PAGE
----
The insulin tolerance test revealed a decrease of insulin sensitivity in BHB-infused mice (Fig. 4c,d). Hyperketonemia has been already demonstrated to be associated with insulin-induced glucose transport inhibition in muscle, suggesting that it decreases insulin sensitivity42,54. However, in these studies β-hydroxybutyrate is directly in contact with muscles. Although unlikely since ketonemia at 24 hours is not increased but decreased in our study, we can not exclude however that our results could be due to a peripheral diffusion of the centrally infused ketone bodies, even with a transient rise, during the 24 hour period of infusion. The involvement of hypothalamic brain ketone bodies sensing in peripheral insulin sensitivity alteration will need to be addressed further through a more specific and limited stimulation of the appropriate hypothalamic areas.

Altogether, the results presented here confirm the previous study showing that ketone bodies infused to the brain act as an orexigenic signal. Moreover, ketone bodies sensing seems to initiate a counterregulatory response to diminish the hyperketonemia detected. However, experimental conditions maintaining the ketone bodies flux despite this counterregulation lead to a dysregulated body energy homeostasis, notably on glucose homeostasis. Finally, our results strongly suggest that prolonged hyperketonemia could participate to the transition toward the dysregulated energy homeostasis observed in metabolic disorders such as obesity.



C57BL6 mice (8-weeks-old; Janvier) were individually housed in a controlled environment (12 h light/dark cycle, light on at 7:00 am, 22 °C), with ad libitum access to food and water. Ketone bodies infusion in unrestrained mice was done as described previously in rats and adapted for mice55,56. Surgery and catheter implantation in the right carotid were performed under pentobarbital anesthesia (50 mg/kg). Experiments were then performed after 1week of recovery. All procedures involving mice followed the European Communities Council Directive (86/609/EEC) and were in accordance with the Swiss animal welfare laws. They were approved by the Service de la consommation et des affaires vétérinaires du Canton de Vaud, Switzerland under the authorization no. VD 2634.

Feeding test

Unrestrained mice were infused during 24 hours with DL-β-Hydroxybutyric acid (Sigma, Buchs, Switzerland) (50 mM at a rate of 30 μL/h which corresponds to a 20 μg/h of BHB infusion). The infusion started 5 hours after the beginning of the dark period. After 24 hours of infusion, food intake was measured. At the end of the infusion period, mice were sacrificed and hypothalamus, cortex, liver and blood were removed for further analysis.

Pyruvate and Insulin tolerance tests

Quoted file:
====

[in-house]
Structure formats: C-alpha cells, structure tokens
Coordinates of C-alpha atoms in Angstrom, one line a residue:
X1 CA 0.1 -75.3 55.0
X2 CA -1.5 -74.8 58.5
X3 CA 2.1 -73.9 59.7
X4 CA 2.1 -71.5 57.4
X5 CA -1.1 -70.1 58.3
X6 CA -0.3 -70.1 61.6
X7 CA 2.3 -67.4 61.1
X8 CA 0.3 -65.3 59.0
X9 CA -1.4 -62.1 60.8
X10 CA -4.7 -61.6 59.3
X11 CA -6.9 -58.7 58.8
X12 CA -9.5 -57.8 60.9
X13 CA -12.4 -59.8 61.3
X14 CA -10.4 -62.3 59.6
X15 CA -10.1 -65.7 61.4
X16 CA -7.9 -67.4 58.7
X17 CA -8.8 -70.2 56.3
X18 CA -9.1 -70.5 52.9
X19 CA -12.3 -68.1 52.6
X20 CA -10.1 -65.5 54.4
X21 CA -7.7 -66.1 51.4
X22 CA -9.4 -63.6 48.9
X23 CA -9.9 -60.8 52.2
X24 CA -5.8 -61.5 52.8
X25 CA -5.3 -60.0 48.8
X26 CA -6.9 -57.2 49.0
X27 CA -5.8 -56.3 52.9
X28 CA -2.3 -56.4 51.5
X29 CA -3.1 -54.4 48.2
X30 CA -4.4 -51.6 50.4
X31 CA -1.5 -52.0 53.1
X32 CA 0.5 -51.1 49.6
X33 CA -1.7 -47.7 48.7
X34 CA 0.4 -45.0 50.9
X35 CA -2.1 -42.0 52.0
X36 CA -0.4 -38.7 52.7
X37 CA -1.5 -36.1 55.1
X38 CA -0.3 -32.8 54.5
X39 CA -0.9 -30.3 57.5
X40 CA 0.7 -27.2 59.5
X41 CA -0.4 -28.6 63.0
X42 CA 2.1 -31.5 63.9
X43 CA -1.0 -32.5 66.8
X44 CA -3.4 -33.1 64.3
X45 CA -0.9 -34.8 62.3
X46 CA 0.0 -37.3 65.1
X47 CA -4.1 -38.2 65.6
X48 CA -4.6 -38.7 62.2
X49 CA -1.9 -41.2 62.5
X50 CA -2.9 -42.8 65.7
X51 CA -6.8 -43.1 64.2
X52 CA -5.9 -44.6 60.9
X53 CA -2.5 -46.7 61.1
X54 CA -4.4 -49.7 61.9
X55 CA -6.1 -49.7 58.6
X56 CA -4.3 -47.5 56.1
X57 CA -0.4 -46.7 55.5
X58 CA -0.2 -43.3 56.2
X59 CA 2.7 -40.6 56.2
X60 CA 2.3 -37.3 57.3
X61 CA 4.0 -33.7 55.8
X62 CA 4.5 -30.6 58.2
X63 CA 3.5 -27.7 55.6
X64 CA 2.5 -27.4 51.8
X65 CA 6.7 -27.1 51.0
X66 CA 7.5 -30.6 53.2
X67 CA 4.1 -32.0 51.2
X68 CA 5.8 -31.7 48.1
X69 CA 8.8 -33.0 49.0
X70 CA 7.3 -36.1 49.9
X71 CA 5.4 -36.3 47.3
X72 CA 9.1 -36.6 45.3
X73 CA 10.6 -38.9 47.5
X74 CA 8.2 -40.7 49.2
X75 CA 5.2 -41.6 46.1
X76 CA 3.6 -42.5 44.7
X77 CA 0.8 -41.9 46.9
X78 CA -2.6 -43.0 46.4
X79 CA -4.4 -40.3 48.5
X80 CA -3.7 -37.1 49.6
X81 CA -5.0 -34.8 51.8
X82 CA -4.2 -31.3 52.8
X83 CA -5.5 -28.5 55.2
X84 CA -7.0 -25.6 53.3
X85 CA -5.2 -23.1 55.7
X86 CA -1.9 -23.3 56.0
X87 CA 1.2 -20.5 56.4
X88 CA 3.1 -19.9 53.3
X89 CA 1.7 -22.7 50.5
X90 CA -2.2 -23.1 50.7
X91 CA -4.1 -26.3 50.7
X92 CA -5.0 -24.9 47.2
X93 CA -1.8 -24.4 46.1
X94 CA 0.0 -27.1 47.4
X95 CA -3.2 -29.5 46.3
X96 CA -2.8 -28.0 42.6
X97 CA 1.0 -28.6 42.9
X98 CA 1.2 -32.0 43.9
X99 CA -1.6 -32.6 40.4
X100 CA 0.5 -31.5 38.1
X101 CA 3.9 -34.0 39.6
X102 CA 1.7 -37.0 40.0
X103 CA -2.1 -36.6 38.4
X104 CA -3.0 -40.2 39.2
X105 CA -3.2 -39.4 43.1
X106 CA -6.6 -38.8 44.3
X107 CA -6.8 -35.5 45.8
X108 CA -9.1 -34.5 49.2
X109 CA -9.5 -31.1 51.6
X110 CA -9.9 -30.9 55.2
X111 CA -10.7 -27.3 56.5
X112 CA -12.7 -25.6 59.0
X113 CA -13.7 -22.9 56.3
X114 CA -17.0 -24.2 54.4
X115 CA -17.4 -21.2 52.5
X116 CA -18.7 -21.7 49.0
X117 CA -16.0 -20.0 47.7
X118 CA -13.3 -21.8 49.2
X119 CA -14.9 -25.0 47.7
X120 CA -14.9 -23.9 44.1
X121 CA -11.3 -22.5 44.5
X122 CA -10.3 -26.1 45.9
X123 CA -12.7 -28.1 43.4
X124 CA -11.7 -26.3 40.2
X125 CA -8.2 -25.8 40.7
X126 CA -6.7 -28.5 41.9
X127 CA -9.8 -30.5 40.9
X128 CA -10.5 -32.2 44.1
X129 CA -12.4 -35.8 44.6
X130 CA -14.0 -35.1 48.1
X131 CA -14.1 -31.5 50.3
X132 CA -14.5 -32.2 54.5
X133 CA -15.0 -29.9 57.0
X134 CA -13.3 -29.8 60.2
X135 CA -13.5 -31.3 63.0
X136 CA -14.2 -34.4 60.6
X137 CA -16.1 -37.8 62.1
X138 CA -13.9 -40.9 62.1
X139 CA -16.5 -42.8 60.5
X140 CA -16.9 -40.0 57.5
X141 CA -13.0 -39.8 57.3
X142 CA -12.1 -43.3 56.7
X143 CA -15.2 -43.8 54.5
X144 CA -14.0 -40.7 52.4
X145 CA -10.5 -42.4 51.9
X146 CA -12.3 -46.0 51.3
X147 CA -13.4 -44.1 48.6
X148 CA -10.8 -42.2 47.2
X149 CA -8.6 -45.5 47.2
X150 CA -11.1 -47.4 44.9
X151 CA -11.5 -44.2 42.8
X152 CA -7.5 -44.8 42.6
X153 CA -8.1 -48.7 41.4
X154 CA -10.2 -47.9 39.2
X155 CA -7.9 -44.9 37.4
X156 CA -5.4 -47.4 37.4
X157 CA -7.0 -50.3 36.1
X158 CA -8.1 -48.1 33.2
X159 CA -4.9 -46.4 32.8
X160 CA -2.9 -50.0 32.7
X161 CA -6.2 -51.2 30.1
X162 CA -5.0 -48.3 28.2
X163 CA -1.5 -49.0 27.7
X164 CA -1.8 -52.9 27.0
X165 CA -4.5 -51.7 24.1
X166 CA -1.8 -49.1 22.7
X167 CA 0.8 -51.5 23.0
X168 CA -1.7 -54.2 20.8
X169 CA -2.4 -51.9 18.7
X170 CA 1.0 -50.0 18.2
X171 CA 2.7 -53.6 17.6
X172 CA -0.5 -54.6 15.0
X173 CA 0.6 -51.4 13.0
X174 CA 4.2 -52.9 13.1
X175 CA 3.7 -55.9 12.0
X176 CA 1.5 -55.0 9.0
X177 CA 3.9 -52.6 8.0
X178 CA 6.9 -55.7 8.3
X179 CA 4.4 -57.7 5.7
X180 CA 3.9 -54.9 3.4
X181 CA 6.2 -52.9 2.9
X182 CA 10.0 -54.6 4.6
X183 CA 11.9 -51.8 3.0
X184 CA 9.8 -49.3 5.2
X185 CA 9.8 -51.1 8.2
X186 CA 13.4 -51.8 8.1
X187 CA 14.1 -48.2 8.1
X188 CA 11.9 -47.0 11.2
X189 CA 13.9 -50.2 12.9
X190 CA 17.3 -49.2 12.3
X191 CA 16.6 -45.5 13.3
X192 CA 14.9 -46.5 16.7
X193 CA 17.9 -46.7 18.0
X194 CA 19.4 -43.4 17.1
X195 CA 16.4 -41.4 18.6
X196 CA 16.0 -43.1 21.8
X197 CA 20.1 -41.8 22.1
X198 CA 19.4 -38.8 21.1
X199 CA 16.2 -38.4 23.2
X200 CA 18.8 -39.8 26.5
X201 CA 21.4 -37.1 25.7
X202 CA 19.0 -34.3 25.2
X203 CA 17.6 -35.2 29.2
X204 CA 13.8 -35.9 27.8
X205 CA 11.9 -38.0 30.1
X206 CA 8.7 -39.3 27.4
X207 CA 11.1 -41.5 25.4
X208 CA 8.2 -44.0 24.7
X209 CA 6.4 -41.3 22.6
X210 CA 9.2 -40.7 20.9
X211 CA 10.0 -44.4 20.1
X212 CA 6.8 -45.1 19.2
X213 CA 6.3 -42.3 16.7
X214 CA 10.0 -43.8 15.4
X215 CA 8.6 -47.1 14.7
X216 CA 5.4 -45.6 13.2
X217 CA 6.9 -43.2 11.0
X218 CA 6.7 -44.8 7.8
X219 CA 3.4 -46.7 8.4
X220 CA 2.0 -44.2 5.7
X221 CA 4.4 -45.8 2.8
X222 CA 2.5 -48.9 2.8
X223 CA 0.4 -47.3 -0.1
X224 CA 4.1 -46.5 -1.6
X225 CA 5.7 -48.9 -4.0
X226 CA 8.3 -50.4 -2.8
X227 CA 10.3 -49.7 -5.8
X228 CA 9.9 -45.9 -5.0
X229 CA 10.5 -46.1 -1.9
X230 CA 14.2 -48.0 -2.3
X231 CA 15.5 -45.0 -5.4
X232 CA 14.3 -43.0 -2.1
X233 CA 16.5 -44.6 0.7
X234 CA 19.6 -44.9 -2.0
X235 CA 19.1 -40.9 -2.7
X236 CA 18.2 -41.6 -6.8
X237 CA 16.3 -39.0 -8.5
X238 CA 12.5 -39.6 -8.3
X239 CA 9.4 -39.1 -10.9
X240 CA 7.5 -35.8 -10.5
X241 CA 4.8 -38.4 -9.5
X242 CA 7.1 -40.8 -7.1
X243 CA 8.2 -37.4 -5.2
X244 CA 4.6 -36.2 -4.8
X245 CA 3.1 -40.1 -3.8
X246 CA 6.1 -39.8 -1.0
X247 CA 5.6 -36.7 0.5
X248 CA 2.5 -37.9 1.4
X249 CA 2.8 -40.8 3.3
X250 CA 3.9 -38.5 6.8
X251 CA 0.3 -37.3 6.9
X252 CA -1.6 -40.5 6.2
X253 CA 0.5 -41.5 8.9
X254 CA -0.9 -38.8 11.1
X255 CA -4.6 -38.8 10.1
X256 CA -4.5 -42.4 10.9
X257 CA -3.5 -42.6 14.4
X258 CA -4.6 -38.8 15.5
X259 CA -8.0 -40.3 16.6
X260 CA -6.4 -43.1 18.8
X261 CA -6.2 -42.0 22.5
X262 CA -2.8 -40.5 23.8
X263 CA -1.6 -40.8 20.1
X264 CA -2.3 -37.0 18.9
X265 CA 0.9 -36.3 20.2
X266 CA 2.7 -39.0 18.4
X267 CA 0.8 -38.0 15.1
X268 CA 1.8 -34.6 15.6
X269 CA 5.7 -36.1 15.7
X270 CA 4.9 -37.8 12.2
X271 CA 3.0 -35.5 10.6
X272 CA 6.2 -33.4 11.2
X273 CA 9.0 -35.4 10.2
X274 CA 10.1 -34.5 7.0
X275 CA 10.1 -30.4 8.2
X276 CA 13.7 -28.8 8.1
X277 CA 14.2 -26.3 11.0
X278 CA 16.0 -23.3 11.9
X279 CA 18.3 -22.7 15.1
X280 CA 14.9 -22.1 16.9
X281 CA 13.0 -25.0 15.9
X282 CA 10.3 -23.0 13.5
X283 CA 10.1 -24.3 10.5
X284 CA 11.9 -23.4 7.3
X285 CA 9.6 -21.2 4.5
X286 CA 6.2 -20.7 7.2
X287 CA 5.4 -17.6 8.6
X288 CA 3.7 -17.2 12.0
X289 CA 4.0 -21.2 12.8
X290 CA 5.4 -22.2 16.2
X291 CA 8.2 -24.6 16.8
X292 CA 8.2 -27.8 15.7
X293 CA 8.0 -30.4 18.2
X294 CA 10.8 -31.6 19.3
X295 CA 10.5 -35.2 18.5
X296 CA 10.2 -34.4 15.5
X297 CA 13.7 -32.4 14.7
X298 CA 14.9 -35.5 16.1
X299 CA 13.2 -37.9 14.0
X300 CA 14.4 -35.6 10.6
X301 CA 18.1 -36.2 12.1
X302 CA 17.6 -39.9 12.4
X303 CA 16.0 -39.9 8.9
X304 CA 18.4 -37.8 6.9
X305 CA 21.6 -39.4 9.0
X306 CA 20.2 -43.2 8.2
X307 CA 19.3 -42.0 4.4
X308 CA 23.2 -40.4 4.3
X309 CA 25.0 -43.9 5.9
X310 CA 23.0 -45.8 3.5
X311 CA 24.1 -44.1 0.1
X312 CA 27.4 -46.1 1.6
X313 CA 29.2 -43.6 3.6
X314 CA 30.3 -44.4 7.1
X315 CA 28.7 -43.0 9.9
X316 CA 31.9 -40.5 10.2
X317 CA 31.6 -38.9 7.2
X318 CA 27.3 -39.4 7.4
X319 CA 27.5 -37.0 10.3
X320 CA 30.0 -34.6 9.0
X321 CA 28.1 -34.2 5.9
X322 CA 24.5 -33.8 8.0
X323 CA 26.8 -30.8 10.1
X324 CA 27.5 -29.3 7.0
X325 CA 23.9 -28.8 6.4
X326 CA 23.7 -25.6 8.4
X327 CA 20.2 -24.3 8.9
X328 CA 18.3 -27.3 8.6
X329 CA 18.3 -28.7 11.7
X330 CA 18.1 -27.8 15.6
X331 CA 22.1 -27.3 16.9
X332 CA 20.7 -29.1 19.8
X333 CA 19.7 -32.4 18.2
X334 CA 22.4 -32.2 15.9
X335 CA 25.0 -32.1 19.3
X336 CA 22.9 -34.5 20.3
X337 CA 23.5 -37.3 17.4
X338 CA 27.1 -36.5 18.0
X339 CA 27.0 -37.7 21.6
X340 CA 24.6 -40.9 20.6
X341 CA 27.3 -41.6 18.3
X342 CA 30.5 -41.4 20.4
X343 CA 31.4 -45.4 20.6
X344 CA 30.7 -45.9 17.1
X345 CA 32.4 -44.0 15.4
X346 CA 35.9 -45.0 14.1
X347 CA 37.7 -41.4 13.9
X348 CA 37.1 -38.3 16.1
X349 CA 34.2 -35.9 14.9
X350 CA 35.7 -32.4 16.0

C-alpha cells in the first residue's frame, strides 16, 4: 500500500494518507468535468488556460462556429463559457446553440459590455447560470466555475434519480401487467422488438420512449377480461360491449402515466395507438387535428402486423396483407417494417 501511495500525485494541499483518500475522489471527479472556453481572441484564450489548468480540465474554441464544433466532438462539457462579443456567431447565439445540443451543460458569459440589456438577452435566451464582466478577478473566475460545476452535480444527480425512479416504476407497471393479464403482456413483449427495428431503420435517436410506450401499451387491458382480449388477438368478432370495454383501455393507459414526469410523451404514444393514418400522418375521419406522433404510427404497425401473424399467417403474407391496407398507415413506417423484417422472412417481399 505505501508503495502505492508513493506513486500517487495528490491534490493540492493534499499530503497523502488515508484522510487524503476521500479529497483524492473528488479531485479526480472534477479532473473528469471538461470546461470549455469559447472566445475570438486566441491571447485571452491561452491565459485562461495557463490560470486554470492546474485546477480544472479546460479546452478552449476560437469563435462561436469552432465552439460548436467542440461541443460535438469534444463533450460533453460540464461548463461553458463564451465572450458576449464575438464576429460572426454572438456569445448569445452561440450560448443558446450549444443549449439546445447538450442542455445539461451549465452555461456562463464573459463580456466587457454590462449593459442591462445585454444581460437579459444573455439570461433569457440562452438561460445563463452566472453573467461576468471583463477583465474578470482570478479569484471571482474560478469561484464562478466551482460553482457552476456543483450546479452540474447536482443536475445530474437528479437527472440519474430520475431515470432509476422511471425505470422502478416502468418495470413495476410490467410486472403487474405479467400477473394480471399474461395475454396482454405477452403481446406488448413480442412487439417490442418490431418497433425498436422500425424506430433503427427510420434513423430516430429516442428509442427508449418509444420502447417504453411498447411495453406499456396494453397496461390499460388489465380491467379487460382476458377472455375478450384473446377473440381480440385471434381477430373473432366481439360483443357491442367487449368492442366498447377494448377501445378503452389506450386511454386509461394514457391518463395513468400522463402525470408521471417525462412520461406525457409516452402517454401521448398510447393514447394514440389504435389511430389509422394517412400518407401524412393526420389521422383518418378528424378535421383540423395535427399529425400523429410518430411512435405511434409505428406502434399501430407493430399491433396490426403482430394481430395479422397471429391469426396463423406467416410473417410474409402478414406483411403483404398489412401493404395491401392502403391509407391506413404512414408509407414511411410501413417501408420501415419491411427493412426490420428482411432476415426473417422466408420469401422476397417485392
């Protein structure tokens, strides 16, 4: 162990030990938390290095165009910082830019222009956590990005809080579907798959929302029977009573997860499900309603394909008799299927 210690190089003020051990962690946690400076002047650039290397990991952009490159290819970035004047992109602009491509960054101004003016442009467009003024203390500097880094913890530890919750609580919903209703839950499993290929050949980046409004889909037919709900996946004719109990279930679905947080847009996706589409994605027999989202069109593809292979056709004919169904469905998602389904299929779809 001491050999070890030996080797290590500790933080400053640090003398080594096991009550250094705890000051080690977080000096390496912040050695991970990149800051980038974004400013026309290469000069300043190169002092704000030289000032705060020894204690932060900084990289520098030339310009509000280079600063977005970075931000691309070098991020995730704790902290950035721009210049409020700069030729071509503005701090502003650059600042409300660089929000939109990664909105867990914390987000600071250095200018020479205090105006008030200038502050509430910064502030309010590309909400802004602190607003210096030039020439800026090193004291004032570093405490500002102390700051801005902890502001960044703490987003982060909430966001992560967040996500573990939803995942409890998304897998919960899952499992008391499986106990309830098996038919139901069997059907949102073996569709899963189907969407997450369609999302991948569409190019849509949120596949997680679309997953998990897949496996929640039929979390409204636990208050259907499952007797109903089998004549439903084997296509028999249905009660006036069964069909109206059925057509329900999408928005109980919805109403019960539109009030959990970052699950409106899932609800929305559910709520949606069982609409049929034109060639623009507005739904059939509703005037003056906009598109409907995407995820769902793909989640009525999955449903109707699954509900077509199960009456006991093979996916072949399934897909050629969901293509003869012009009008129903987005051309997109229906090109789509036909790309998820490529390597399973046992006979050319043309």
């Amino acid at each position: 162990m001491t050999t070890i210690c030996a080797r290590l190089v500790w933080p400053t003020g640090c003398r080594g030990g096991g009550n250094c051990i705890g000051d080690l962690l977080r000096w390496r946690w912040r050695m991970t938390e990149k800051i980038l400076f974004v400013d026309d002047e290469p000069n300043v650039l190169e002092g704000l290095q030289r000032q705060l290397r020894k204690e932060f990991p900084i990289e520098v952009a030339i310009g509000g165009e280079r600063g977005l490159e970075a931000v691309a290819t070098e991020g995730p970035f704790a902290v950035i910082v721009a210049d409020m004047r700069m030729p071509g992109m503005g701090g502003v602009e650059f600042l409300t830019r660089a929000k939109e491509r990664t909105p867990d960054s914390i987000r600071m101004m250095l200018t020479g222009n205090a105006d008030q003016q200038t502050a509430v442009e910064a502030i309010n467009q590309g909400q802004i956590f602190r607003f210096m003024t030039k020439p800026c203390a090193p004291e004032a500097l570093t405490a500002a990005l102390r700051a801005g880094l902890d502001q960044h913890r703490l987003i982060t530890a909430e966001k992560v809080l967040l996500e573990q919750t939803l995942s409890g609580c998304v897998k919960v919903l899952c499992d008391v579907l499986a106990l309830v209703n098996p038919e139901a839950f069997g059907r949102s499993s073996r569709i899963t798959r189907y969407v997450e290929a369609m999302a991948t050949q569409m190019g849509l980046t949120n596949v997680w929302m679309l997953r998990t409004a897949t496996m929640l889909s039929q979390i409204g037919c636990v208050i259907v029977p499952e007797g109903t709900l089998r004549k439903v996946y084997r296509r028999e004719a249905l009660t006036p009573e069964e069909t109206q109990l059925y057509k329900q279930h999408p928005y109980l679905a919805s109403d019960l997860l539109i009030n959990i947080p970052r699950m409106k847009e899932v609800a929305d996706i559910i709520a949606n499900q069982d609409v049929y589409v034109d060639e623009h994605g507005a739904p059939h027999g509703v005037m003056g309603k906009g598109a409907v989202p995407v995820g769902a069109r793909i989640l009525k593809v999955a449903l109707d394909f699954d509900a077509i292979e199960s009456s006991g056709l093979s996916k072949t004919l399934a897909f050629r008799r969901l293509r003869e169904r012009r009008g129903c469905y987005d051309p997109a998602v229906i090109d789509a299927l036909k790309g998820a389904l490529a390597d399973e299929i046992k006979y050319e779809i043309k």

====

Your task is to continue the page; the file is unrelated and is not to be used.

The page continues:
Mice received an intraperitoneal pyruvate (2 mg/g) or insulin (0.5 mU/g) injection after 24 hours of ketone bodies infusion. Blood was collected from the tail vein at - 30, 0, 15, 30, 45, 60, 90, and 120 minutes for determination of glucose levels.

Western blot analysis

Proteins were separated with 10% SDS-PAGE. Antibodies against MCT1, MCT2, MCT4, G6PAse (Santa Cruz, Heidelberg, Germany), PEPCK, AMPK and P-AMPK (Cell Signaling, Berverly, MA, USA) and β-Tubulin were used. After transfer and blocking, membranes were probed in 1% nonfat milk prepared in TBS-T with 1/1,000 rabbit anti-MCT1 or anti-MCT257, or with 1/500 rabbit anti-MCT4 (Santa Cruz, Heidelberg, Germany), or with 1/1000 anti-AMPK or anti-pAMPK (Cell Signaling, Berverly, MA, USA) and with 1/10000 rabbit anti-β-Tubulin (Cell Signaling, Berverly, MA, USA) overnight at 4 °C. The specific band for each protein was detected using a goat anti-rabbit (1/10,000 in TBST-1X) peroxidase-conjugated secondary antibody (GE Healthcare, Piscataway, NJ, USA) incubated for 1 hour at room temperature. Bands were revealed with a chemiluminescence kit (BioRad, Reinach, Switzerland) and processed with a ChemiDoc XRS + system (BioRad, Reinach, Switzerland) for densitometry analysis.

RNA extraction, reverse transcription and quantitative real time PCR

Brain or liver samples collected were lysed and homogenized in 350 μl of lysis buffer (RLT Buffer, Qiagen) using the Fast prep 24 lyzer (MPbio, Luzern, Switzerland) according to the manufacturer’s instructions. Total RNA was isolated on spin columns with silica-based membranes (RNeasy Mini Kit, Qiagen, Basel, Switzerland), following the manufacturer’s instructions. RNA was eluted with 30 μl of H2O. 200 ng of purified RNA was reverse transcribed in a volume of 50 μl using the RT High Capacity RNA-to-cDNA Kit (Applied Biosystems, Rotkreuz, Switzerland). Quantitative real-time PCR analysis was performed on cDNA obtained with the Applied Biosystems 7900 (Applied Biosystems, Rotkreuz, Switzerland) Real-Time PCR System using Power SYBR Green Taq polymerase master mix (Applied Biosystems, Rotkreuz, Switzerland). Primer sequences used for mRNA quantification were directed against NPY, AgRP, POMC, CART, BHBDH, HMGcs2, PEPCK, G6Pase, and Glycogen Phosphorylase mRNAs as well as β−2-microglobulin mRNA used as an endogenous control (See Table 1 for sequences). Data were analyzed with RQManager 1.2 software (Applied Biosystems, Rotkreuz, Switzerland) for relative quantitation of gene expression (RQ) using the 2−ΔΔCT method58.